Thirdly, the European Union plans to deepen its relations with Ukraine, Moldova, Morocco and Israel. In Moldova and Ukraine cases, the “deepening of the relations” supposes to sign a new contractual agreement with the EU. However, until the new agreements would be signed, the current operational instruments — Action Plans — remain in place. These would have been adjusted to the “ambitions and capacities of the partner countries, reflecting the differentiated relations of the EU with its partners”. Namely, the new instruments will be directly conditioned by the progress made by the partner countries in implementation of Action Plans. It is significant that the new Action Plans structurally will not differ too much from the old ones — the 7 activity domains will be maintained. Depending on the case, only objectives and actions will change. The progress scored by partner countries on the governmence field, will represent, also, the main indicator in offering the EU financial assistance in 2008.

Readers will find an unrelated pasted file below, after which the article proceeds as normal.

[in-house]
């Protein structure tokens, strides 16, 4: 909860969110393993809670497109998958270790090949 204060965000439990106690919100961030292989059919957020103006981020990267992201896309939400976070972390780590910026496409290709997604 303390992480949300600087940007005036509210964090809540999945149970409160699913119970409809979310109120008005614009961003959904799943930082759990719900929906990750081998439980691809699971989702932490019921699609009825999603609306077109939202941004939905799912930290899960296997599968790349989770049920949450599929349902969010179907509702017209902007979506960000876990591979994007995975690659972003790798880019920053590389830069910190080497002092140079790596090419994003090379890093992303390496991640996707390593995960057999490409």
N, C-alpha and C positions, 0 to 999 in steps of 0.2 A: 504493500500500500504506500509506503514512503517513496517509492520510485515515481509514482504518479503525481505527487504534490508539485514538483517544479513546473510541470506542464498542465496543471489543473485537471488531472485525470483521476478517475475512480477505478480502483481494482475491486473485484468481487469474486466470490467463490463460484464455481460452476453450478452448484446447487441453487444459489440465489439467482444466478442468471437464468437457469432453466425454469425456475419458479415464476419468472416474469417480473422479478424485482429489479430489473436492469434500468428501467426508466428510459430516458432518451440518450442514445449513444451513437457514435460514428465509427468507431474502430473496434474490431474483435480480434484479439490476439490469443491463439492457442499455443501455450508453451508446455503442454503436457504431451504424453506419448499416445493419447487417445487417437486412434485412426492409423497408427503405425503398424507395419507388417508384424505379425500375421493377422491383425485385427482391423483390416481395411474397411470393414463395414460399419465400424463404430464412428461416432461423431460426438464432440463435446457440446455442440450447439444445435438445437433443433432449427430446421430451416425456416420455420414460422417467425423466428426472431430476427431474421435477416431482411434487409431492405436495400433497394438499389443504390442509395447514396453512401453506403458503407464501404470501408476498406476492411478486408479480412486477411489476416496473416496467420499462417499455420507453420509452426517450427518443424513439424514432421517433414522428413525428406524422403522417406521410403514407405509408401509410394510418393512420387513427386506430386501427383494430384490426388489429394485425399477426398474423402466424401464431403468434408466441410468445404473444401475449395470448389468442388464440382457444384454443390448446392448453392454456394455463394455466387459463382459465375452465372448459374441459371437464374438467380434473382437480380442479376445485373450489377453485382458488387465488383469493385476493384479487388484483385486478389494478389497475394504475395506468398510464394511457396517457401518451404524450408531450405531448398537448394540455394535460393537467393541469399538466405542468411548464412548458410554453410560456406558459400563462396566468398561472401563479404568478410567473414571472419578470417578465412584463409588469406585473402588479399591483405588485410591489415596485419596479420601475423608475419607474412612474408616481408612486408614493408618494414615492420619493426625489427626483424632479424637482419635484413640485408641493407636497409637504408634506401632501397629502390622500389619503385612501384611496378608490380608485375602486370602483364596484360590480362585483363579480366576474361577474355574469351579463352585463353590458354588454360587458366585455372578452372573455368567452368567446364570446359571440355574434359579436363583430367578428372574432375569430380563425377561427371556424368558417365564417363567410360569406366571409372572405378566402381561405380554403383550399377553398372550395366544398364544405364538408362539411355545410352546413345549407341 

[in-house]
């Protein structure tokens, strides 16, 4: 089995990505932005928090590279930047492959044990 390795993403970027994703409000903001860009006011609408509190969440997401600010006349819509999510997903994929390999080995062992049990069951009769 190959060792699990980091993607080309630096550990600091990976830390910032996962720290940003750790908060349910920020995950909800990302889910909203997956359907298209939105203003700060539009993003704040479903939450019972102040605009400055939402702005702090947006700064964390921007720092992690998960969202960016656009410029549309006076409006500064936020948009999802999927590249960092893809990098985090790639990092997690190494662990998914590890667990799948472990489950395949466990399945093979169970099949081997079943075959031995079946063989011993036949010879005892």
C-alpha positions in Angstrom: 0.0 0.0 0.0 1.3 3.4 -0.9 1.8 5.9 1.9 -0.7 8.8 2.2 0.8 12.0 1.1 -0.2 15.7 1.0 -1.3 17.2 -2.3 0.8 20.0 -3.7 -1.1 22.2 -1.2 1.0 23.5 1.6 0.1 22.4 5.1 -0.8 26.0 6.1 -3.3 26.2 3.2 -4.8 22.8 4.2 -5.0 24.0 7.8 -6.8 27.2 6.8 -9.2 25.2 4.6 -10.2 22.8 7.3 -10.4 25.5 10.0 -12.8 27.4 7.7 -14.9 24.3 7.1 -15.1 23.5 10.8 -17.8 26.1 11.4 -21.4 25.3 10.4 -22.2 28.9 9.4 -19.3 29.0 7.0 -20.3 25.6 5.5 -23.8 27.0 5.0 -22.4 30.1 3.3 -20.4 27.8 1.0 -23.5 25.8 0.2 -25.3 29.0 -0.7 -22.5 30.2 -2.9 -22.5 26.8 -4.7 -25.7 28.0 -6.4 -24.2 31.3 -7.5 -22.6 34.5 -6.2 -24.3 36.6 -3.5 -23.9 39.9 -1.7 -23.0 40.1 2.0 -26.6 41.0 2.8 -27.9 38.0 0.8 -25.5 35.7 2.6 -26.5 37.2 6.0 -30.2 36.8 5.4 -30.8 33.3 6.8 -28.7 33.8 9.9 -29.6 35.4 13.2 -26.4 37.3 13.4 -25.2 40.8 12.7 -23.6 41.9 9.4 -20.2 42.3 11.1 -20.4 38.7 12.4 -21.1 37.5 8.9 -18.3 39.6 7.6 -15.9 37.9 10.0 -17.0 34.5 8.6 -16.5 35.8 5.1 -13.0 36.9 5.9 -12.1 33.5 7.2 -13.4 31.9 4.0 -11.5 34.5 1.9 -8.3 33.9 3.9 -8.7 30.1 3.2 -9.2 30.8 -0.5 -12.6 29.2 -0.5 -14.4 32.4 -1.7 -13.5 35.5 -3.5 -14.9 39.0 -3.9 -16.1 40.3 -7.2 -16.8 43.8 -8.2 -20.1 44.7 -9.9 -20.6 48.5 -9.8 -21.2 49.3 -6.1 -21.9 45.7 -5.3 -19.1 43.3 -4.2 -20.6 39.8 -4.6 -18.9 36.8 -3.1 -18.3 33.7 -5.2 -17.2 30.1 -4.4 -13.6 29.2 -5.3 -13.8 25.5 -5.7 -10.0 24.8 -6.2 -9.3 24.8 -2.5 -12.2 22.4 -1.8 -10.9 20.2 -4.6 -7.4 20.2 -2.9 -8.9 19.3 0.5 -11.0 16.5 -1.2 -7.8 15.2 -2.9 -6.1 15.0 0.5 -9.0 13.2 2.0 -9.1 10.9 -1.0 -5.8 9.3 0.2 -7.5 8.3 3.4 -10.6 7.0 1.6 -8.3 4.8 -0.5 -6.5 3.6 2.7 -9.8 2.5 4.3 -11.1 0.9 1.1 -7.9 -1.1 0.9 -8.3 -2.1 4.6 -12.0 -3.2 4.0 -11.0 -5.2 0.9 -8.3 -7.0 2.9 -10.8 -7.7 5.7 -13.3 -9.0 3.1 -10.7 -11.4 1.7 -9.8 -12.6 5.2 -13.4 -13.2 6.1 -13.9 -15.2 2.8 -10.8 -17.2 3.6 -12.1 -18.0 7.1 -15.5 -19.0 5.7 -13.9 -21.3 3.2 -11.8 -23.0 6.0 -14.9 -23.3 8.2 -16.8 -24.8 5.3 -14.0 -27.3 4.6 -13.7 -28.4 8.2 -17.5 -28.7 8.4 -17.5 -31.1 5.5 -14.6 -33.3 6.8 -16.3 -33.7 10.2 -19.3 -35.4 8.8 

Moldova Progress Report

Nevertheless, the Moldova Progress report was the most waited in Chisinau. This report assesses the progress scored by Moldova in implementation of the EU-Moldova Action Plan and presents the main achievements and problems of this process. Generally, the European Commission appreciated the Moldova’s progress as a “good” one, Moldova together with Ukraine, Morocco and Israel forming the group of states that registered the main progress within the ENP framework. However, analyzing the progress reports of all above-named countries, one can notice that only Morocco and Israel received from the European Commission the qualifying term of “active partner”, while appreciations for Moldova and Ukraine were more reticent.